(This is the original title page of the book. Addresses etc. are no longer correct so use the hyperlinks and email links - ed.)
Reciprocal Links of interest to Medical Equipment Users: The Medweb EBME.co.uk
Known Problems: (4th June 2001) Please check if yours is already known - email to me for others:
Please send any comments or suggestions for updates to Malcolm Brown
The Institute of Medical and Dental Bioengineering
Royal Liverpool Hospital
Liverpool L7 8XP
This dictionary was begun on the basis of the inventory of medical equipment maintained for Liverpool Health Authority, to provide a brief description of all the items in use. However, the list has been extended with the aid of the reference works listed at the end of the book, and also as a result of comments received from readers of the draft text.
The object has been to provide rudimentary information about equipment which may be found in hospitals, and in medical research and teaching institutions. It is intended to be useful to all those concerned with the use, servicing, or purchasing of medical and scientific equipment.
There are many common terms and trade names which are used for medical equipment. These have only been included where we have found that the terms are frequently used, or, in the case of trade names, that the term is used to refer to a general type of equipment rather than just a single model. The descriptions of equipment are meant as a guide, and are not definitive specifications.
To assist the reader to make best use of the dictionary, Appendix 2 has been created to show entries listed according to subject. For instance, if an item found in a catalogue of medical equipment is not found in the dictionary, other relevant entries may be identified by examining the subject.
It is impossible to cover every item of equipment, and in any case, development, invention, and change in medical practice make it difficult to be truly up to date. However, we believe that all the commonly used items are covered, and that readers will find the information they require, in almost every case. Comments and suggestions, or information about difficulties in identifying equipment, will be gratefully received. The address to write to is The Institute of Medical and Dental Bioengineering, Royal Liverpool Hospital, Liverpool L7 8XP, in the United Kingdom.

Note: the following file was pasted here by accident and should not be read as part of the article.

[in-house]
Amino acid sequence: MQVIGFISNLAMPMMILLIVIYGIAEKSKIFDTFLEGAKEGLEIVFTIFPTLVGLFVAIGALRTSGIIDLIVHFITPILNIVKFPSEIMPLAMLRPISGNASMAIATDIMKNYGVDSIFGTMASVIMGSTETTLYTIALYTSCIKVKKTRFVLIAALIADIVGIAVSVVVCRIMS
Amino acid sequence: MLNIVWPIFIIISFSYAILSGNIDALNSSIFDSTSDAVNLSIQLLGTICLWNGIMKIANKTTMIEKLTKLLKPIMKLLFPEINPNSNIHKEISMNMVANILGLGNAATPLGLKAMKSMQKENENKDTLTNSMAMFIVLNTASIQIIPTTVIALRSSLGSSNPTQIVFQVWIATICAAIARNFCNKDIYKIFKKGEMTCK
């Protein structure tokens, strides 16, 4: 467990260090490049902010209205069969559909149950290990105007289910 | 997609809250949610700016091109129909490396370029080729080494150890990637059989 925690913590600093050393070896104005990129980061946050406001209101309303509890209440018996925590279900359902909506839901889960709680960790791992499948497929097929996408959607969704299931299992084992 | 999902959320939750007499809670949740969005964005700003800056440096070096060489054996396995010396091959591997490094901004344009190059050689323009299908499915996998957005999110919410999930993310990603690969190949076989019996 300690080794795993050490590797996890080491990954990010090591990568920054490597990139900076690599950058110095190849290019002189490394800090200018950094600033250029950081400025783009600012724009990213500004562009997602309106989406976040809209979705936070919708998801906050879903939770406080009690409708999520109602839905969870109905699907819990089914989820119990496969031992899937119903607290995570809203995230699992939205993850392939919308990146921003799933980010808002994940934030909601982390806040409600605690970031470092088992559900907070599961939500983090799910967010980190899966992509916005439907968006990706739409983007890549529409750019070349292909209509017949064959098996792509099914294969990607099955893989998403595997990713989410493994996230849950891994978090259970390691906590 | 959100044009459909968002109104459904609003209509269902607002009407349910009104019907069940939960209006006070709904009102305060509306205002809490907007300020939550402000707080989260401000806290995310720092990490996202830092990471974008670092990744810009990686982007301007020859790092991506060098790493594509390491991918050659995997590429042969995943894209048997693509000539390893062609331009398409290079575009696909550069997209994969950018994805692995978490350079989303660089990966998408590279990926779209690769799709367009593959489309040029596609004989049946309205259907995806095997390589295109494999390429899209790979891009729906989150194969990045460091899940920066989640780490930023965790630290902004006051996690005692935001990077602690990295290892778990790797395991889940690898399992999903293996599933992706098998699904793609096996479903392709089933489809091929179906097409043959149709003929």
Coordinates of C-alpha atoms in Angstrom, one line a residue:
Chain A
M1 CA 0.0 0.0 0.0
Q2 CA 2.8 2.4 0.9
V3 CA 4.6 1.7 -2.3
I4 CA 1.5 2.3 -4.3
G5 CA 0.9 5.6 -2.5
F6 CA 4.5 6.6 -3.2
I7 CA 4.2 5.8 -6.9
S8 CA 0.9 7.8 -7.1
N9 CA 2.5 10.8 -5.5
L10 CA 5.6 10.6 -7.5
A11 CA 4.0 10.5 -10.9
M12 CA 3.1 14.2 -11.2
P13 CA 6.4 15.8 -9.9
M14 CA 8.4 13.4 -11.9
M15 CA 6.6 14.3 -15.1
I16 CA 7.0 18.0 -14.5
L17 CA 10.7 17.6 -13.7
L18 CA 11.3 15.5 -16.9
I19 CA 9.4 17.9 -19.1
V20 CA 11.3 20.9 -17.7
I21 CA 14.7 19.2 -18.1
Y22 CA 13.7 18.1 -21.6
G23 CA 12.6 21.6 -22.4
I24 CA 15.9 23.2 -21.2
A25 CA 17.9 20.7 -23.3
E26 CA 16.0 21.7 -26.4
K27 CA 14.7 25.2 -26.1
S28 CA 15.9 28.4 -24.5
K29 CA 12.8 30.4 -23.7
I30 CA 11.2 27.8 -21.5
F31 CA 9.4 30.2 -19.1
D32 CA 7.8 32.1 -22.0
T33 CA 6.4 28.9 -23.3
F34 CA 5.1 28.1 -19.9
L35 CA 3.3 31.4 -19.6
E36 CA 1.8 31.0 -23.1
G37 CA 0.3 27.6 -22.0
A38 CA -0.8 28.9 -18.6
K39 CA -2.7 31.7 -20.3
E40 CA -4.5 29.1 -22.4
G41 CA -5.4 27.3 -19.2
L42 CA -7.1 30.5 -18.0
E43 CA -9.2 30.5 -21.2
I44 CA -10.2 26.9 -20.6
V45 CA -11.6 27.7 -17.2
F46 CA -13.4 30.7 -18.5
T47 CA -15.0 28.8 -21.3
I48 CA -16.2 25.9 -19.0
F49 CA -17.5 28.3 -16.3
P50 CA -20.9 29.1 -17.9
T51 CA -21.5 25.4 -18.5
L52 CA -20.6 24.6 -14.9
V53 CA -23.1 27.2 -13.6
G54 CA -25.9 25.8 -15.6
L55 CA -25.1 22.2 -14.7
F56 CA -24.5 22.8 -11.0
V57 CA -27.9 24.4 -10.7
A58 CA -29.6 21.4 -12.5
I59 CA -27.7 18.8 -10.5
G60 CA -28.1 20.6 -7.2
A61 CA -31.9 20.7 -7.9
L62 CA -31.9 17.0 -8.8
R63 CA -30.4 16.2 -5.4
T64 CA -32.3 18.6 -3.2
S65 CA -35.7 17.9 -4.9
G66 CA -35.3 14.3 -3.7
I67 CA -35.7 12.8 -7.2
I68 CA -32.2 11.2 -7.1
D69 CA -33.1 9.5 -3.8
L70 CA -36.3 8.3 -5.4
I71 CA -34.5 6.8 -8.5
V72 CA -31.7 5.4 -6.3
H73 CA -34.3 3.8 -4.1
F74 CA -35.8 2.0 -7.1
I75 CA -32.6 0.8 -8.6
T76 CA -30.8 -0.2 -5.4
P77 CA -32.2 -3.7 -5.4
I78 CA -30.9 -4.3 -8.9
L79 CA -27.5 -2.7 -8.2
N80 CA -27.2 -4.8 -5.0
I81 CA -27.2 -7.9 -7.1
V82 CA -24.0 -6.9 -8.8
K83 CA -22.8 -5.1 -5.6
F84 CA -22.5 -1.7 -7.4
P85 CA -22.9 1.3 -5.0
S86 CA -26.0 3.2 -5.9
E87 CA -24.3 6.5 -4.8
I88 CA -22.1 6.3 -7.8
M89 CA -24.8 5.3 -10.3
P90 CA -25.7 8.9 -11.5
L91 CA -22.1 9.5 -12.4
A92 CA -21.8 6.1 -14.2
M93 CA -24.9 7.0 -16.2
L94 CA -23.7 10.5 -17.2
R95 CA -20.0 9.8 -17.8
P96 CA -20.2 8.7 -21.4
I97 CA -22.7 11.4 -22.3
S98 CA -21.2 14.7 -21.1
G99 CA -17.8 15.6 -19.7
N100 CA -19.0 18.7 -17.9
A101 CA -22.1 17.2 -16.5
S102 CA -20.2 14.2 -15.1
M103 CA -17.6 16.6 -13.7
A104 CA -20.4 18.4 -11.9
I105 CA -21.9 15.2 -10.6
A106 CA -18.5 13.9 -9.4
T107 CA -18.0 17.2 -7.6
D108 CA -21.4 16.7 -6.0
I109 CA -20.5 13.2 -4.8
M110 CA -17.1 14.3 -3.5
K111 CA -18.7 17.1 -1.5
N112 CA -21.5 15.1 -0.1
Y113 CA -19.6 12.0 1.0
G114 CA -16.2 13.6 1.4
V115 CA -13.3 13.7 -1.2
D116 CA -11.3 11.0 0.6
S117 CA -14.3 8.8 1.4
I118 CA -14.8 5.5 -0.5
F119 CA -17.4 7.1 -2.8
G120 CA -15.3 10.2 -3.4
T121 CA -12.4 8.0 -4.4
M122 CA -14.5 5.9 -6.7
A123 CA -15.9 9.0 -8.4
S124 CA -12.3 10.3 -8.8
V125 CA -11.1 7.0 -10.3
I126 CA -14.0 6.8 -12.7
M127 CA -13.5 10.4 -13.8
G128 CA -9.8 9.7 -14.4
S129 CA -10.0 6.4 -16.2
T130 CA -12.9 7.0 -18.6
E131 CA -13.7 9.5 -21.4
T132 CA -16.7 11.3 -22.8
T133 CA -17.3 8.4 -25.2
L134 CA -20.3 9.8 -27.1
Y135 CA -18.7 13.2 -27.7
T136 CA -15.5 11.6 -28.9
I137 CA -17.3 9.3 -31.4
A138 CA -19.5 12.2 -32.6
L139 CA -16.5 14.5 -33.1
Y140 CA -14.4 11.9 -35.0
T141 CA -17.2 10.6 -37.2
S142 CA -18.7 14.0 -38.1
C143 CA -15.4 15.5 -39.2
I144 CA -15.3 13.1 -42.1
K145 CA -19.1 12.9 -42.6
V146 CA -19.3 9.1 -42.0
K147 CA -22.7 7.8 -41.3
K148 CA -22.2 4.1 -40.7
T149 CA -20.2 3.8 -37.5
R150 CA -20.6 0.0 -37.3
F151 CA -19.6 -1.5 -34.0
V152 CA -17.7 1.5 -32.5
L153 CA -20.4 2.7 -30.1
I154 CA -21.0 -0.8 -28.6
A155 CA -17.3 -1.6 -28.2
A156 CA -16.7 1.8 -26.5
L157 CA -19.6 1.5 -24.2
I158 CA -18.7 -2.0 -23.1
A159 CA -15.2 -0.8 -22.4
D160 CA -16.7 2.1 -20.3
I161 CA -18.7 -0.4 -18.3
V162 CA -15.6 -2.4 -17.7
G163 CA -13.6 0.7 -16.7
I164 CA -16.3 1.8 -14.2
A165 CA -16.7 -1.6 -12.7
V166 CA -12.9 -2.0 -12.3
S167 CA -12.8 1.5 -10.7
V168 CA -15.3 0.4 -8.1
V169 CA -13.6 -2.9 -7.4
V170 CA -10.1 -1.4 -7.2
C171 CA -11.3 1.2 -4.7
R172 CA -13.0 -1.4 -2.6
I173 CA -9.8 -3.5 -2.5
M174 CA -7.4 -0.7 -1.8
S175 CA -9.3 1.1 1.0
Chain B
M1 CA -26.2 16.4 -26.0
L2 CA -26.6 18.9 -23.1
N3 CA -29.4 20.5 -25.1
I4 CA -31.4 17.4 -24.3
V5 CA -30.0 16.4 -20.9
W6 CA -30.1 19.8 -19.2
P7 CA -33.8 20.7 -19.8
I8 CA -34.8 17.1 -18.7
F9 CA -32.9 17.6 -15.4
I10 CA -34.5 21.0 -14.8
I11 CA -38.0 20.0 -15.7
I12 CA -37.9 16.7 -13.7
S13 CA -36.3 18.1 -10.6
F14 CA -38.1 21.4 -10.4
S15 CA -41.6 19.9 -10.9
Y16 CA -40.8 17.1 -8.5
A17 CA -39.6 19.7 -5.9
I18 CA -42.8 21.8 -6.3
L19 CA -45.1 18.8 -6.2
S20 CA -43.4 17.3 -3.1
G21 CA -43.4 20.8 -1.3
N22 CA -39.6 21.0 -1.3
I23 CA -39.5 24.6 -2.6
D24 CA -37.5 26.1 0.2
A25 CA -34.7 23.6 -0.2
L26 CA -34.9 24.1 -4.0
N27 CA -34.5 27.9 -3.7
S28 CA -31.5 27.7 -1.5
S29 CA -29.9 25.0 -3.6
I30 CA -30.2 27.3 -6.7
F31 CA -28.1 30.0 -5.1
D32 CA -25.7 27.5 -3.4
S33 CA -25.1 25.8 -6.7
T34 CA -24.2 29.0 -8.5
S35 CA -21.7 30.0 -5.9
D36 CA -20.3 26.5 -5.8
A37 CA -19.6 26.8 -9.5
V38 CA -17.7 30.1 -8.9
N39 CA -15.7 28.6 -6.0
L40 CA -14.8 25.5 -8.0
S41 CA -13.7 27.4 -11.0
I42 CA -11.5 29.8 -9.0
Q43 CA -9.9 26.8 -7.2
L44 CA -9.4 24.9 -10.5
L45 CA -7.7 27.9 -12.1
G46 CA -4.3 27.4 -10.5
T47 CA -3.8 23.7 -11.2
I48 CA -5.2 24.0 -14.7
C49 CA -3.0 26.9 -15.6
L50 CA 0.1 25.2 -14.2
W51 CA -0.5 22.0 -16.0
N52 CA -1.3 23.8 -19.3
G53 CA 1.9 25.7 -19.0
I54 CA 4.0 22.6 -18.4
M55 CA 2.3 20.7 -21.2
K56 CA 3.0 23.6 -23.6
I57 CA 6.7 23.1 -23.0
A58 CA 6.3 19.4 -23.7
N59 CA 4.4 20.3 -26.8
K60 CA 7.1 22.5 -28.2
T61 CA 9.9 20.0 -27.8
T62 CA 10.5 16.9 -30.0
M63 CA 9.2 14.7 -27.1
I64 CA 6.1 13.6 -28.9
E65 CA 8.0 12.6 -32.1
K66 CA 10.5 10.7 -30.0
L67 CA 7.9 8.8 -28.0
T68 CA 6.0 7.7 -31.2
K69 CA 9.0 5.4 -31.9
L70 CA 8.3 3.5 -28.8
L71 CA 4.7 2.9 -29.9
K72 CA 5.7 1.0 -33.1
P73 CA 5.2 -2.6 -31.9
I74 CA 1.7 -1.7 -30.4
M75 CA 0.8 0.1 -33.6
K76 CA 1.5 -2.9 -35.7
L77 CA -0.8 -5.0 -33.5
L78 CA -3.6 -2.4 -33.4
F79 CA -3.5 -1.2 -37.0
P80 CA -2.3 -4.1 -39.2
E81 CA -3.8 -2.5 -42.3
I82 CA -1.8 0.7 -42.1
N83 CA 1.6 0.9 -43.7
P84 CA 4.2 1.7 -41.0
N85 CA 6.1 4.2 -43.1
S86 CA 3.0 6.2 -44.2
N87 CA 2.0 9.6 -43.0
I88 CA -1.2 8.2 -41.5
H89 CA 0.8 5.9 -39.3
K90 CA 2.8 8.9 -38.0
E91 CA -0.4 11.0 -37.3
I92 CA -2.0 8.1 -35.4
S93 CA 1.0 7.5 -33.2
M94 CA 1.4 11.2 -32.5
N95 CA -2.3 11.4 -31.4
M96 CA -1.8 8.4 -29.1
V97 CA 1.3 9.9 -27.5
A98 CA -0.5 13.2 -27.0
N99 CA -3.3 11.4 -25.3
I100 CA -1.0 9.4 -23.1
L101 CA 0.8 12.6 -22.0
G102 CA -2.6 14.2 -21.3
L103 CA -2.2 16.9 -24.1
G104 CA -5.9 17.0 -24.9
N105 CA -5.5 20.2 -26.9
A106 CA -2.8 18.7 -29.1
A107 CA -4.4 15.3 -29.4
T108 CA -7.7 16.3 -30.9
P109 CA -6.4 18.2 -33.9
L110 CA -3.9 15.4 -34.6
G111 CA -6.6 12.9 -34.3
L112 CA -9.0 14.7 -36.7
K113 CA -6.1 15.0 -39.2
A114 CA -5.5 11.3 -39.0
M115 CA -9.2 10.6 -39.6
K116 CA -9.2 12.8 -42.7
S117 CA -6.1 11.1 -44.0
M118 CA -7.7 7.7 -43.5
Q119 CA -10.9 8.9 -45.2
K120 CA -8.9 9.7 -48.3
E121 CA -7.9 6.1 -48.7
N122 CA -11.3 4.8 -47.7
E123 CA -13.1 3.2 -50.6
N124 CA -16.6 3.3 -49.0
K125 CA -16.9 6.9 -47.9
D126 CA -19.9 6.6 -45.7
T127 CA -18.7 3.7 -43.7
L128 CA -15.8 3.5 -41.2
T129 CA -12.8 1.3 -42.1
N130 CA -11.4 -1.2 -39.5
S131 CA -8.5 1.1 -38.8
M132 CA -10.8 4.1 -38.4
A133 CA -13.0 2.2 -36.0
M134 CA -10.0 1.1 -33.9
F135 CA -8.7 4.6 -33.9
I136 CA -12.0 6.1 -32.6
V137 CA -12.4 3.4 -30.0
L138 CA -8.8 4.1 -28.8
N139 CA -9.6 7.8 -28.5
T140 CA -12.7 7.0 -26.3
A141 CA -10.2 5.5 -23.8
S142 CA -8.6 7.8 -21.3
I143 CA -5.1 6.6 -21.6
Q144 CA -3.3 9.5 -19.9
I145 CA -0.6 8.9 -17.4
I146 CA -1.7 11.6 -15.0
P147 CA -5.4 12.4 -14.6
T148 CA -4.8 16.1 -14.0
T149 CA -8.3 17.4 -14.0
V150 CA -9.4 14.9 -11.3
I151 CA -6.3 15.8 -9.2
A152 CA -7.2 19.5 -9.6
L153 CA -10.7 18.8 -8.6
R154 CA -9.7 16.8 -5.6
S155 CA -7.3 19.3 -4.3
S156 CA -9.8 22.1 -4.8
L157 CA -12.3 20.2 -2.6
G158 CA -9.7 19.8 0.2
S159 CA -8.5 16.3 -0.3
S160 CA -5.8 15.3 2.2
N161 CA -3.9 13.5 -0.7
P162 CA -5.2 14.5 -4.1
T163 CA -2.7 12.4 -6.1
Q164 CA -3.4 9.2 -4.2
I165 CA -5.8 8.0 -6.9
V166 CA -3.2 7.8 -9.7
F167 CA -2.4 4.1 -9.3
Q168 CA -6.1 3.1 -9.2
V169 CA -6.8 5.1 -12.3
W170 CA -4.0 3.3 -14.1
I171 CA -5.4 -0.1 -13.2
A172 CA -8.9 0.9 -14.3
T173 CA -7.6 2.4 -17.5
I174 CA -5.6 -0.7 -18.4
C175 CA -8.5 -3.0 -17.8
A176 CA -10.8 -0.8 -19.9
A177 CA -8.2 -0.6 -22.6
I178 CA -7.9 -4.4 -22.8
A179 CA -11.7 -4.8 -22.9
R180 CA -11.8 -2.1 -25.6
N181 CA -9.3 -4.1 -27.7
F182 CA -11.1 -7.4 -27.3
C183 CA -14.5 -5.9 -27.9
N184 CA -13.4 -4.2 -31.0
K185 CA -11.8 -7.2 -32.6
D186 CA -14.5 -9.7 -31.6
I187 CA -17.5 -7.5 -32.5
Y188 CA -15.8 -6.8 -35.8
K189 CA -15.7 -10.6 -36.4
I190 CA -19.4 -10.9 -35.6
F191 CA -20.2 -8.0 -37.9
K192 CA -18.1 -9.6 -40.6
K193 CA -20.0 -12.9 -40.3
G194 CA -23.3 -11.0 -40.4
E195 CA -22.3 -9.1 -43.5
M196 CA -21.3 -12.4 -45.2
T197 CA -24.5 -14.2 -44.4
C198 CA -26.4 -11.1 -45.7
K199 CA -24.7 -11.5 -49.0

First Published in 1986 by Chapman and Hall Ltd. London ISBN 0412 28290 9
Chinese language version 1992 ISBN 7 5818 0387-7
This dictionary is intended as rough guide and the authors and publishers will accept no responsibility for damage resulting from the use of this information. Readers are should check any information they wish to use.
Special acknowledgement for assistance given during the writing of this dictionary must be given to the people listed below.
Dr Charles Chavasse of the Institute of Medical and Dental Bioengineering, University of Liverpool, for assistance with the text.
Dr Thien How, Lecturer in the Institute of Medical and Dental Bioengineering, University of Liverpool, for assistance with the ultrasound entries.
Mr Guy Lightfoot, Audiological Scientist at the Royal Liverpool Hospital, for assistance with the audiology entries.
Mrs Barbara Peattie, Senior Chief Physiological Measurement Technician, Cardio-respiratory Department, Royal Liverpool Hospital, for assistance with entries relating to cardiology.
Miss Gill Porter, District Speech Therapist, Liverpool Health Authority, for assistance with entries on speech therapy equipment.
Mr Douglas Redman, Senior Chief Technician in the Renal Dialysis Unit, Liverpool Health Authority, for assistance with entries relating to renal dialysis.
Mrs Vanessa Sluming of the School of Radiography, Liverpool, for assistance with entries relating to diagnostic X-ray equipment and ultrasound equipment.
Content and Design Copyright 2000 Dr. Malcolm C Brown.